Brexit poses an “existential” threat to the security of Ireland and the peace process, a leading Irish academic has warned.
Ben Tonra, Professor of International Relations at UCD, said the immediate and the longer term security threats have not yet been provided for – and said there were “no signs” that the Irish State was prepared to address them.
In a Working Paper, entitled Brexit and Irish Security and Defence, Prof Tonra said the prospect of the UK's withdrawal from the EU posed a “substantial existential challenge” to the Irish state.
He said that of the three goals of Irish security and defence policy, aid to the civil power was where the impact of Brexit was “most stark” (other policy goals being territorial defence and international security operations).
He said the Defence Forces once had eight military barracks along the 499km border, stationing up to 1,500 personnel – but was more recently experiencing an “ongoing personnel crisis” with a “virtual haemorrhage of mid-career offices and NCOs”.
Prof Tonra said a post-Brexit border posed three threats: from organised crime and cross-border smuggling; a renewed paramilitary threat targeting new border infrastructures; and a threat to constitutional security arising from a weakening of the peace process.
In relation to the peace process, he said the Good Friday Agreement was constructed within the context of Ireland and the UK's membership of the EU.
He said Brexit “critically weakens” the right of people of Northern Ireland under the agreement to hold both British and Irish citizenship.
He said Brexit also “cuts across myriad forms of cross-border cooperation” and the rights of citizens, regardless of passports, to access state services and to pursue employment and training.
He said the British and Irish governments had identified 156 specific areas or north-south cooperation underpinned by shared EU membership.
“In the worst-case scenario of a no-deal Brexit, this entire superstructure is demolished overnight, potentially upending the lives of many thousands of people," Prof Tonra said.
He said the Good Friday Agreement was accompanied by an “entire underpinning structure of human rights protections” and that EU law provided a critical framework sustaining equality provisions, most especially in employment law and non-discrimination rights as enshrined by the EU Charter of Fundamental Rights.
He added: “Brexit means – by definition – that British citizens lose all of their rights under EU law while Irish citizens in Northern Ireland lose the practical expression of those rights within the territory of the UK."
He said the “critical danger” was that Brexit not only changes the “geographical scope” within which Irish citizens in Northern Ireland can exercise and enjoy their EU citizenship and associated rights (such as voting in European Parliament elections) but that the “divergence” of rights North and South created barriers to those citizens having equal rights and protections with citizens in Northern Ireland who have elected to opt for British citizenship, creating differential treatment and inequality under the law.
“In such a scenario – where the consequences of Brexit were visibly pulling at the threads of the basic constitutional settlement provided under the Belfast/Good Friday Agreement – the scope for political mischief from minority/extremist political groups would be enormous,” he said.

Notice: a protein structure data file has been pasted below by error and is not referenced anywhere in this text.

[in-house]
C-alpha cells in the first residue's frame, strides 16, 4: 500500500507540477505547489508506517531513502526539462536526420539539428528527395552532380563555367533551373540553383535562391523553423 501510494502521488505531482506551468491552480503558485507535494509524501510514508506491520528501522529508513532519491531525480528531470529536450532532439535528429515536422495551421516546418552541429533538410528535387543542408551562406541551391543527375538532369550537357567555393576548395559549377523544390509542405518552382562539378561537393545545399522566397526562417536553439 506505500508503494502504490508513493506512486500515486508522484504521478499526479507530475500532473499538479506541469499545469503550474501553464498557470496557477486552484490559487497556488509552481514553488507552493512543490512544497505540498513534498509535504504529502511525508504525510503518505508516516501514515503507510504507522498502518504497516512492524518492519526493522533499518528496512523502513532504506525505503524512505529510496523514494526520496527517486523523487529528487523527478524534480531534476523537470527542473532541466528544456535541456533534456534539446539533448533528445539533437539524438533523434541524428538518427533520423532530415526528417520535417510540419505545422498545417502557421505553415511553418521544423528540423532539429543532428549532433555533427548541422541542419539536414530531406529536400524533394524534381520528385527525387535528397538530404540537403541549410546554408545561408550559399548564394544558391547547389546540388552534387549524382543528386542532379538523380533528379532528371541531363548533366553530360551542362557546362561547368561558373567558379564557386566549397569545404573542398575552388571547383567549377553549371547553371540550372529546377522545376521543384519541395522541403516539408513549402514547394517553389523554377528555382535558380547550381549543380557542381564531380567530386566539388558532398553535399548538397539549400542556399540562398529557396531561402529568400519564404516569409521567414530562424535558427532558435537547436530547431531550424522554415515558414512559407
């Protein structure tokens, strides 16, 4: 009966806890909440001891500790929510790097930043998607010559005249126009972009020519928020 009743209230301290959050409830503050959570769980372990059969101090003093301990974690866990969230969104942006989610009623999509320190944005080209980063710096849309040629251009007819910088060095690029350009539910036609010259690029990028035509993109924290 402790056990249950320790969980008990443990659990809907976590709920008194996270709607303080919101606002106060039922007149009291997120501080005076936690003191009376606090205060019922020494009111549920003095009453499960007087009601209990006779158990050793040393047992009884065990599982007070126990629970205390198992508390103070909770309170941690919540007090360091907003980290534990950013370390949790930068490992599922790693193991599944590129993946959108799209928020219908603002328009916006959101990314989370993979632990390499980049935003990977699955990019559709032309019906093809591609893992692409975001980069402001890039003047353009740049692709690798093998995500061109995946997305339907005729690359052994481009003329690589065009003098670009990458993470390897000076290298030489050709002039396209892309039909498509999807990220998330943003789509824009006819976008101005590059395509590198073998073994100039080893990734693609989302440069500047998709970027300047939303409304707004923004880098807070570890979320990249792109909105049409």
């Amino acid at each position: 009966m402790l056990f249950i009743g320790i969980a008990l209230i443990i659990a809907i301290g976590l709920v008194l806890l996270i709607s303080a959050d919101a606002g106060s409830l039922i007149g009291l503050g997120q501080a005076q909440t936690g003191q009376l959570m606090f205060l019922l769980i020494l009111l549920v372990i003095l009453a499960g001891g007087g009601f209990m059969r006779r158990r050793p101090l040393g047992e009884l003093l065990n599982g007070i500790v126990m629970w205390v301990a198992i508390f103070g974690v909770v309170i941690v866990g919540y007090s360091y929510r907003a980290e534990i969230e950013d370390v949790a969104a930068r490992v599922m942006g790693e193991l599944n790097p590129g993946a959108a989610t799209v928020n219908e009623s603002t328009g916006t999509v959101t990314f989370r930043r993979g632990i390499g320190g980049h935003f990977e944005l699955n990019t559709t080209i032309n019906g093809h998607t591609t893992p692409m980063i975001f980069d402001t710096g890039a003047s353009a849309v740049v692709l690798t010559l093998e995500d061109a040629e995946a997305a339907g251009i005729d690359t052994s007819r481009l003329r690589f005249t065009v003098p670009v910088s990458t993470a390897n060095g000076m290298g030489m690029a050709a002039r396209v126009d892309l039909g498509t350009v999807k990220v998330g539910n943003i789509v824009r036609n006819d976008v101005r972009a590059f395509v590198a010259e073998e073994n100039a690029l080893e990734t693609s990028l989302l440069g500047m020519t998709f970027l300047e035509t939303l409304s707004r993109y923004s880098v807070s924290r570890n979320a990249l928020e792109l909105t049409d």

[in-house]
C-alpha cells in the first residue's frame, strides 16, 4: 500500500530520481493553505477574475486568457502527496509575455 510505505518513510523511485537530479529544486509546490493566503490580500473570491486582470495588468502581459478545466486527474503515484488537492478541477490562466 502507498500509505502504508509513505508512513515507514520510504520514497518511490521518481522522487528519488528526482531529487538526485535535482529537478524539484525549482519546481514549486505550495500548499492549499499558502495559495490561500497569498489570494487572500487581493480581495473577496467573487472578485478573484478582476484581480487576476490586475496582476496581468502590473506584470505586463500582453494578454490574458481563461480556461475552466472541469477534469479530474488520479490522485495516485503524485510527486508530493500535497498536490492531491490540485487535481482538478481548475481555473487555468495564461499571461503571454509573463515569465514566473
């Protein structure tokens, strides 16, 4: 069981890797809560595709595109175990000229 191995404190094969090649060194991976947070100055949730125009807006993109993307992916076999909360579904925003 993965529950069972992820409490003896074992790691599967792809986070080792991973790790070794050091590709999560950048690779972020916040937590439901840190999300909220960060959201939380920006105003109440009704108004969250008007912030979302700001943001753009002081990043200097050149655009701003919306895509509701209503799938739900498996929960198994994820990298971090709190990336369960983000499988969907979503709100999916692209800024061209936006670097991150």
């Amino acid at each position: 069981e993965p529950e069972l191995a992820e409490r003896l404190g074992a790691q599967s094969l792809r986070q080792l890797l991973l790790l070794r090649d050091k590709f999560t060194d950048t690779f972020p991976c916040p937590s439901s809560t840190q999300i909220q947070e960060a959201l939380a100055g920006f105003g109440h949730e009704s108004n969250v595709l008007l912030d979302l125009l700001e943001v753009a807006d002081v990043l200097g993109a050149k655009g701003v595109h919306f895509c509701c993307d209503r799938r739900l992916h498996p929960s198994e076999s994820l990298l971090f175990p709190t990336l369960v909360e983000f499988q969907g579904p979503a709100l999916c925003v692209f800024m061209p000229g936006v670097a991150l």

“Brexit has clear potential to aggravate the root causes of conflict in Ireland and thereby threaten peace and security on the island.”
In relation to a second security and defence policy goal – of national territorial defence - Prof Tonra said that on the face of it, Brexit's impact was “minimal”.
He said Ireland had the lowest defence spending of the EU 27 member states, which translated into “exceptionally limited military capacity”.
He said: “In the absence of any fighter, attack or transport aircraft, combat tanks, heavy artillery or any naval assets beyond eight offshore patrol vessels, Ireland can be said to lack the minimum conventional combat capability necessary to provide for any territorial defence based on credible deterrence.”
Prof Tonra said Ireland had no meaningful air defence apart from a small ground-based air defence system.
“Uniquely in the European Union, Ireland lacks the type of radar system necessary to track and identify aircraft in its airspace that are unwilling or unable to use their transponders,” he said.
Consequently, Ireland has depended on the British RAF through a 2015 Memorandum of Understanding. He said it was understood that as of 2016 there was a formal agreement to “permit RAF identification, pursuit and interdiction of aircraft posing a potential security threat” which had been reportedly utilised twice to intercept Russian bombers 'probing' air defences.
He said a question arose as the whether the MOU provisions “will prove to be politically sustainable” post Brexit.
In terms of international security, he said that the UK’s withdrawal from Europe leaves Ireland “exposed” on several fronts.
He said Ireland’s “hesitancy and ambivalence” towards EU policy on security and defence “may no longer be sustainable” and that “hard choices” were coming into view.
Concluding, Prof Tonra said: “Notwithstanding the shape of any Withdrawal Agreement and the pursuit of a ‘new’ bilateral relationship between the UK and the EU, Ireland’s current security and defence posture is simply unsustainable. The immediate threats of a no-deal Brexit and the medium to longer term security threats posed by any kind of Brexit have yet to be provided for.
“The Irish state faces profound challenges in this regard and there are, as of yet, no signs that it is prepared to address them.”